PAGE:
CHAMBERSBURG, Pa. — Wilmer and Kathy Kuhns are the third generation on Scot-Vu Farm, Wilmer’s family’s farm in Franklin County. But, the farm, and the area around it, aren’t like they used to be.
The Chambersburg area is being built up quickly into housing developments. Now, standing at the back of the Kuhns’ hay barn is a line of recently built houses, and there are more in other directions.
The farm also has undergone its own major changes. Although the operation was a long-time dairy farm, in 2018 Wilmer and Kathy sold their cows and switched to direct-to-consumer meat sales.
Now, they sell beef as well as eggs, heifers and mums.
And, since their marriage in 2011, the Kuhns family has grown. The couple now has five children: Jecoliah, 9, Elisha, 7, Johann, 5, Tirzah, 3, and Susannah, 3 months.
“There’s a lot of buzzwords, like, ‘Farmers are trying to feed the world.’” Wilmer said. “Well, don’t try to feed the world. Just feed your family first with good food, and then feed your neighbors. And if you have extra, then feed your community, and let everybody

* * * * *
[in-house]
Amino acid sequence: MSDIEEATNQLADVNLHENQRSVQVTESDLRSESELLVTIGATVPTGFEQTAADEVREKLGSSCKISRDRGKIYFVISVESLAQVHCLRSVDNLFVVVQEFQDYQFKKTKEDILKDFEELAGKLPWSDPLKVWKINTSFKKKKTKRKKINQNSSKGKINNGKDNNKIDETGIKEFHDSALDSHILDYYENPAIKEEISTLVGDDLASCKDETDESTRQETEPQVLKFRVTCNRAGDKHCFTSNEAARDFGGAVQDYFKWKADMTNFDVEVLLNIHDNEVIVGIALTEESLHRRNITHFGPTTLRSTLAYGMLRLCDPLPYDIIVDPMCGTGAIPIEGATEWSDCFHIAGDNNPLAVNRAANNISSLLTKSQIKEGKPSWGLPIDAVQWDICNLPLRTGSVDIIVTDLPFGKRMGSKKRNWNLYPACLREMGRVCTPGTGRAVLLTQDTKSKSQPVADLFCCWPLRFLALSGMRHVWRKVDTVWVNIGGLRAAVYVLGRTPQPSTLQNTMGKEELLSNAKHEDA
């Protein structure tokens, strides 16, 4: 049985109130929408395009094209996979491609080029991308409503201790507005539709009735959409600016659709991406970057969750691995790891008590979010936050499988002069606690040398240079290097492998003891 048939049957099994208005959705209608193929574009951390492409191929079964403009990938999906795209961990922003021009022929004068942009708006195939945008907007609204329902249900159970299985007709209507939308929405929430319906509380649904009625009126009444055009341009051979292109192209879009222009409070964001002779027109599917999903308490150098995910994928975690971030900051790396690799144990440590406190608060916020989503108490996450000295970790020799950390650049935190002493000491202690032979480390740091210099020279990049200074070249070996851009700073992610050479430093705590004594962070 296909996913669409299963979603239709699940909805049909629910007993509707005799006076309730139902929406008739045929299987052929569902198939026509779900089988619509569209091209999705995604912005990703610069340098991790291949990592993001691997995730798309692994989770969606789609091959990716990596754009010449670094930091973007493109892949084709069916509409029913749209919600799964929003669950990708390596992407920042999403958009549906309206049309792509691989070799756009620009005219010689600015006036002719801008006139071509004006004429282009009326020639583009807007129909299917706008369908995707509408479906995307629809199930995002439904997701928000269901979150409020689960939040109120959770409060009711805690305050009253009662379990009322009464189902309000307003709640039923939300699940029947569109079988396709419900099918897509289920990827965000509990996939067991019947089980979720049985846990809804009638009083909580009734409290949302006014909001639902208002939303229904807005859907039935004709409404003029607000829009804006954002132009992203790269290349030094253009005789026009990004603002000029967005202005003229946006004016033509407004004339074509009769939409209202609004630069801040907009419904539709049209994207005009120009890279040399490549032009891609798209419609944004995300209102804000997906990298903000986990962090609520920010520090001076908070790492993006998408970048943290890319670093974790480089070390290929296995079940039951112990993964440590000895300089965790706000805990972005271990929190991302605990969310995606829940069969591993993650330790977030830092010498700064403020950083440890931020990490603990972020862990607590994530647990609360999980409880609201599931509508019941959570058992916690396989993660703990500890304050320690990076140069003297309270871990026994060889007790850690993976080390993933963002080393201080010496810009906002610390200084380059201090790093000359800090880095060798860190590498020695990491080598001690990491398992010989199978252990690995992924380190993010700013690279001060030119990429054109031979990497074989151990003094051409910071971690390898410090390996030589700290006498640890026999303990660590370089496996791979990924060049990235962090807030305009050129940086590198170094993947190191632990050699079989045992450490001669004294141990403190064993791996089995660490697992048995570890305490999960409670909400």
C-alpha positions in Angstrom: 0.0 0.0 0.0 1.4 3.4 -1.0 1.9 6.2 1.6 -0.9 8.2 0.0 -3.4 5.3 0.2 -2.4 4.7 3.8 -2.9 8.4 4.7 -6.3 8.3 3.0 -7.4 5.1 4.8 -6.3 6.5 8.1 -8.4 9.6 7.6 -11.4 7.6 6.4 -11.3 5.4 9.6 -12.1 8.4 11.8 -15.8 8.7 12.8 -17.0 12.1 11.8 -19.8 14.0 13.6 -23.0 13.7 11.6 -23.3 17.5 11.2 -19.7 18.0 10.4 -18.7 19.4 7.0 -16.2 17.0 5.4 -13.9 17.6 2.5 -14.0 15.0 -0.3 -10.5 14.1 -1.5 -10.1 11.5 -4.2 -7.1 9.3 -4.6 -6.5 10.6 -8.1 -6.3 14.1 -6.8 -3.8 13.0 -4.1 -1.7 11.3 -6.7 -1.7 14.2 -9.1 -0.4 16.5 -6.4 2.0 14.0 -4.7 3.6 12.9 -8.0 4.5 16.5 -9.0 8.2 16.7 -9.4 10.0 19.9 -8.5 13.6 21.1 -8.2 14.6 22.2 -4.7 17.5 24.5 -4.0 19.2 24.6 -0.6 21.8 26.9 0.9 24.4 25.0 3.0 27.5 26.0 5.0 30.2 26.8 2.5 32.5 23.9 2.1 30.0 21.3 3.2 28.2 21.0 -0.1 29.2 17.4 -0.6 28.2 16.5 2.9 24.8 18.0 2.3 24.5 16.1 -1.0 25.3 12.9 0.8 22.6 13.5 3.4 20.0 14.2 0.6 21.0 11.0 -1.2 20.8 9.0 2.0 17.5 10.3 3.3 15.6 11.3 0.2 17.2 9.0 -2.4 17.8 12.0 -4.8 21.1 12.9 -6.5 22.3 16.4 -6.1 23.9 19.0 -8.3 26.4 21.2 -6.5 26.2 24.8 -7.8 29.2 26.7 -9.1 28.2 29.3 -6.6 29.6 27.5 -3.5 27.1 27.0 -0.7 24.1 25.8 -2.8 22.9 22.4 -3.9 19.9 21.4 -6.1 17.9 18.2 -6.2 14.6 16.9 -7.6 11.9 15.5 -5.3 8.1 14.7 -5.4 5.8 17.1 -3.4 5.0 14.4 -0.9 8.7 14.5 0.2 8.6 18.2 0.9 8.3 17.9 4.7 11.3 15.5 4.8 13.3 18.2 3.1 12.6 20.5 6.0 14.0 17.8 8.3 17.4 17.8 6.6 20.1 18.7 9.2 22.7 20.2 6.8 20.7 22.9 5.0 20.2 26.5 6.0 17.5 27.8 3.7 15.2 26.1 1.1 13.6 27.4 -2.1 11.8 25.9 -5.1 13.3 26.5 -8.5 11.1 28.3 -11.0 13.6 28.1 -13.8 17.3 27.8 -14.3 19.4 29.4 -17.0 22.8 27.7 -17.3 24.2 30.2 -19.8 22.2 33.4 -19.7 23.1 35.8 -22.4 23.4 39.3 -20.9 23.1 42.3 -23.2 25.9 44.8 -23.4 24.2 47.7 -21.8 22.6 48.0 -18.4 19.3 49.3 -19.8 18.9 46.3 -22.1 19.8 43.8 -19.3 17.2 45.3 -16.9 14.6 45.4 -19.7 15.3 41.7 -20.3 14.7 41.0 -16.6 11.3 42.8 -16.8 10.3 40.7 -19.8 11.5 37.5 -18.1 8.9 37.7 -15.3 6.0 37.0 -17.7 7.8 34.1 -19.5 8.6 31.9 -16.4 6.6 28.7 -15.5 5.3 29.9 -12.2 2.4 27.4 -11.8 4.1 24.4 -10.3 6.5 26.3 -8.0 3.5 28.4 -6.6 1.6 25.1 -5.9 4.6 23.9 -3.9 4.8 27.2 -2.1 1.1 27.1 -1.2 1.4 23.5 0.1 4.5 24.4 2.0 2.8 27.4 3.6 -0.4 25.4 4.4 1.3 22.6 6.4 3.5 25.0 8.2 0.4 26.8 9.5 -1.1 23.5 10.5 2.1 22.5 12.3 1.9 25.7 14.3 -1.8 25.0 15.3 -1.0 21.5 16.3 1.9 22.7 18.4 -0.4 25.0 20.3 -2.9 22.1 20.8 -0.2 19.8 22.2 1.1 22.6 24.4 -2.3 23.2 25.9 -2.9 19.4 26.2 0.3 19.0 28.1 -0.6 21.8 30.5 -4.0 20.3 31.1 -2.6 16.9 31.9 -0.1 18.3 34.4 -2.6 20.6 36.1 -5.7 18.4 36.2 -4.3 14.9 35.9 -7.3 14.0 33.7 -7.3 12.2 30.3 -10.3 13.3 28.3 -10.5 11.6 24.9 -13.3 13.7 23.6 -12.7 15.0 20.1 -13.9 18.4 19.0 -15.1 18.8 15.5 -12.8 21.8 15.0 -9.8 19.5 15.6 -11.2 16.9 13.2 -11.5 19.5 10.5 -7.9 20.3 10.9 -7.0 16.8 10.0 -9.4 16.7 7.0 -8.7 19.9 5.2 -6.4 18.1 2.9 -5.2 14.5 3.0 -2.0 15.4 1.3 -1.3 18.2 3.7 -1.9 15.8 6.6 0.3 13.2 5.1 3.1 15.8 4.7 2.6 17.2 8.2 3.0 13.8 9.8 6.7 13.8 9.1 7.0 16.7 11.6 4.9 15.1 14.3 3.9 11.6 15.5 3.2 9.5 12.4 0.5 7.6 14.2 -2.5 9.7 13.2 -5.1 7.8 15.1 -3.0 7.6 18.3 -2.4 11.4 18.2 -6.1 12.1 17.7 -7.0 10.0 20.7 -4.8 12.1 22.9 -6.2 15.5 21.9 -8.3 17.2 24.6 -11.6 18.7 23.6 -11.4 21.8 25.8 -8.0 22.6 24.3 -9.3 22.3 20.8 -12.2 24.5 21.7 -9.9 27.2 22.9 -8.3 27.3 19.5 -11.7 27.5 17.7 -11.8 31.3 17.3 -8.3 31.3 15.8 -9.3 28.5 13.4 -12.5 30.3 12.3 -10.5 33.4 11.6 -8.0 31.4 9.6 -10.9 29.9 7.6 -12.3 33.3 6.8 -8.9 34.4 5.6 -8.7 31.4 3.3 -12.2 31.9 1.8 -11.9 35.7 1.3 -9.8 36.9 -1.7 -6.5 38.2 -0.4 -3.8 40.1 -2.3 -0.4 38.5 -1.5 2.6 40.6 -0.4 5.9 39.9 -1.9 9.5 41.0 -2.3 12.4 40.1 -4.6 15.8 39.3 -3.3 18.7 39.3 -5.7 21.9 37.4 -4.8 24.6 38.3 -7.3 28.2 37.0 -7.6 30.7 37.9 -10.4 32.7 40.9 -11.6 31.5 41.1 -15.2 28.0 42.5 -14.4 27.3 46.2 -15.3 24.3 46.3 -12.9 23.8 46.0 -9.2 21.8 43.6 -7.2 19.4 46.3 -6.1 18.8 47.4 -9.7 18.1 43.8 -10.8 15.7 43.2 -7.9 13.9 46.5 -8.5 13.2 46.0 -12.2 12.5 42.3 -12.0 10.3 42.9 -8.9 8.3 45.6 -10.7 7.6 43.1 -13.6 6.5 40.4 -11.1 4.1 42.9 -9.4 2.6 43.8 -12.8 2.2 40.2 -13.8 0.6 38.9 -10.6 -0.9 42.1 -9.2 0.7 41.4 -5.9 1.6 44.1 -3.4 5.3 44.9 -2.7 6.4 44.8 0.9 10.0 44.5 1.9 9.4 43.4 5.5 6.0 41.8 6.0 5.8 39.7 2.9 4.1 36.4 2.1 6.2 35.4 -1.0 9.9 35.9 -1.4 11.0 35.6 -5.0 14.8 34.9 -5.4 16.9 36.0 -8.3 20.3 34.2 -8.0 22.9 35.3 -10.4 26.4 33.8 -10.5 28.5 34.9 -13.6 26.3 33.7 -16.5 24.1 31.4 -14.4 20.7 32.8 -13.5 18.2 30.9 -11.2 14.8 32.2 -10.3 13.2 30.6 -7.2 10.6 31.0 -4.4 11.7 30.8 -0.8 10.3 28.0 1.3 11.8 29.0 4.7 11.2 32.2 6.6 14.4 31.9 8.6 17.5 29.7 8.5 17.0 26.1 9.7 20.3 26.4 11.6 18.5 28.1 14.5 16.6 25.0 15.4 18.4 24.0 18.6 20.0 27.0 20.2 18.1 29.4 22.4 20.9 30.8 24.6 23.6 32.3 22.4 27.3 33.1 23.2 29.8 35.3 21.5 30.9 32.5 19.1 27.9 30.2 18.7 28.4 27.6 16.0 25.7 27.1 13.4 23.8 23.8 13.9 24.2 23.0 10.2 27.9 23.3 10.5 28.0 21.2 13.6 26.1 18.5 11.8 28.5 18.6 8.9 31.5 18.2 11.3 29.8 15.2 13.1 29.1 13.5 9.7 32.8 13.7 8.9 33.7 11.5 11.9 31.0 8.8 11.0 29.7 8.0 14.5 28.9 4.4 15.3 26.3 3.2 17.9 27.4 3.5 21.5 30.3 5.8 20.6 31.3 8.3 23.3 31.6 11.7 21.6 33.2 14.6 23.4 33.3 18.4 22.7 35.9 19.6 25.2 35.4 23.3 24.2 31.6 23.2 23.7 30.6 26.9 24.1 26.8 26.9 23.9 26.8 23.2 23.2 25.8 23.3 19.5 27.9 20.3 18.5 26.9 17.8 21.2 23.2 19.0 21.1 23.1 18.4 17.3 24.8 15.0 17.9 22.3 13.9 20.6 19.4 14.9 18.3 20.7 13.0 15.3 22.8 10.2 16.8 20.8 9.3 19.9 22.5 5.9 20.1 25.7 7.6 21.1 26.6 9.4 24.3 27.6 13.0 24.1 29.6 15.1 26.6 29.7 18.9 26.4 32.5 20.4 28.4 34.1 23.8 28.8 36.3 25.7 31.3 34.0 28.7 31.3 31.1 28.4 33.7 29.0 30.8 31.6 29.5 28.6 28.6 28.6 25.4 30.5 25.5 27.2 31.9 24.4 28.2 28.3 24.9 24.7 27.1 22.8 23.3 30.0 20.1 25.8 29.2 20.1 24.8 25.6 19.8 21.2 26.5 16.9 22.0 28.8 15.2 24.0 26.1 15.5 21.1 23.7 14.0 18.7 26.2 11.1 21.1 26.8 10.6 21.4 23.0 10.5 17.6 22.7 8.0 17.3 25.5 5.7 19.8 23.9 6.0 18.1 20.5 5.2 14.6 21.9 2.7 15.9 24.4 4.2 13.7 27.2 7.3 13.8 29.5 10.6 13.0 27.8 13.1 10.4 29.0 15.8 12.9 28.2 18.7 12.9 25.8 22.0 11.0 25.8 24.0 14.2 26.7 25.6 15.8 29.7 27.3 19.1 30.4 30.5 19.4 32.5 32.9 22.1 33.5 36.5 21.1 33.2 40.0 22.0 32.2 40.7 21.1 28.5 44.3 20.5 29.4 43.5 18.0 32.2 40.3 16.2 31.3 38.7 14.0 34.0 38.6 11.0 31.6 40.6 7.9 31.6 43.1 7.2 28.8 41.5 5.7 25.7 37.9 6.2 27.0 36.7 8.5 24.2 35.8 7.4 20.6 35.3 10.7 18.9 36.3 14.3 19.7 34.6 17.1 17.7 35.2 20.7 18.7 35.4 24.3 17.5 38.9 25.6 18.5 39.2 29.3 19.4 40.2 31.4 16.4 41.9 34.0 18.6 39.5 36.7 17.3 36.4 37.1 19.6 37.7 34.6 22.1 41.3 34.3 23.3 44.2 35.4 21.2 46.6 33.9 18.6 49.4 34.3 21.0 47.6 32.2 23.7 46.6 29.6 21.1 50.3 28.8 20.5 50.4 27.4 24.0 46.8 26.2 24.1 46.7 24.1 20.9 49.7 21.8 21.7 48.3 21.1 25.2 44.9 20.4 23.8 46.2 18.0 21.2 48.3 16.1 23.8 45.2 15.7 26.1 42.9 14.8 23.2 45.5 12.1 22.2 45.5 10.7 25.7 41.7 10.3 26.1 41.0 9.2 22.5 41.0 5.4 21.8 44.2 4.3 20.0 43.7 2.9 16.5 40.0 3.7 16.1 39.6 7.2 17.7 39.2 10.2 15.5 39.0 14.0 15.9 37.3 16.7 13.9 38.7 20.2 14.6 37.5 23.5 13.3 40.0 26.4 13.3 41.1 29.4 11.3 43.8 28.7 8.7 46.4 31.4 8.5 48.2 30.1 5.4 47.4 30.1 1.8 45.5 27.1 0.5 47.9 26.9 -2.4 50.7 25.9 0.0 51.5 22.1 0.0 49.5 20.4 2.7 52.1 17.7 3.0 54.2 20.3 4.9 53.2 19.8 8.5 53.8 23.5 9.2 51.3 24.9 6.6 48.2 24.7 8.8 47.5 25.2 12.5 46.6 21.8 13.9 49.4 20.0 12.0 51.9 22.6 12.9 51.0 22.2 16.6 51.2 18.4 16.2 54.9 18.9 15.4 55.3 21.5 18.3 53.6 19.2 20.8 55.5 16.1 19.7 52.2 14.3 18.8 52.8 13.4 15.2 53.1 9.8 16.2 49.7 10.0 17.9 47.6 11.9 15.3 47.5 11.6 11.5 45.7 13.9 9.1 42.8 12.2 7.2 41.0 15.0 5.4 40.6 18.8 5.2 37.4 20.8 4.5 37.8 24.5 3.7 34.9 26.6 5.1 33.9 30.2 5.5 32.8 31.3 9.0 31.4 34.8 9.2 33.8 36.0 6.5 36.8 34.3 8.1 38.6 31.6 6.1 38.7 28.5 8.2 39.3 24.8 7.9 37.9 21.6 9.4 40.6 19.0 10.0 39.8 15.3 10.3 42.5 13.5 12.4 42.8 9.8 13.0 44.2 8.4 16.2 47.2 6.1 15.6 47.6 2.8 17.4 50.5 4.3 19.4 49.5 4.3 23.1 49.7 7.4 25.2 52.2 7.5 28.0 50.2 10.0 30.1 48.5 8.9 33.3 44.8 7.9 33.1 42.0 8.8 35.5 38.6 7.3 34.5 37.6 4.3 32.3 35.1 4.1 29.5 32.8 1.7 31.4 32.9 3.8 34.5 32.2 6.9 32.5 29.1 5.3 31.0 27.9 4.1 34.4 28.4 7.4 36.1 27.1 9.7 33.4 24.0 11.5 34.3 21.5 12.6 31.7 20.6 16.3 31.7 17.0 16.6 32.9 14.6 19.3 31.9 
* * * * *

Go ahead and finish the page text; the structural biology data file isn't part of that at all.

do that, and then, the group effort will feed the world.”
The initial decision to sell the cows was business-based. After tracking milk numbers in 2017, the cost of production was low, but they weren’t profiting much after shipping and marketing fees, Wilmer said.
The barn and milking parlor also needed updating to allow for long-term profitability, Kathy said.
And, land changing hands caused Wilmer to lose some of the acres he leased. With the loss of leased land, he didn’t have enough room to grow forage, and with the housing developments increasing all around them, there weren’t many options for a farm expansion that would be necessary for long-term profitability.
“Maybe rather than trying to expand, (we thought about actually getting) smaller and just totally (selling to customers via) direct market,” Wilmer said.
So, after they sold the cows in 2018, they purchased an 18-head herd of steers, and started direct-to-consumer beef sales.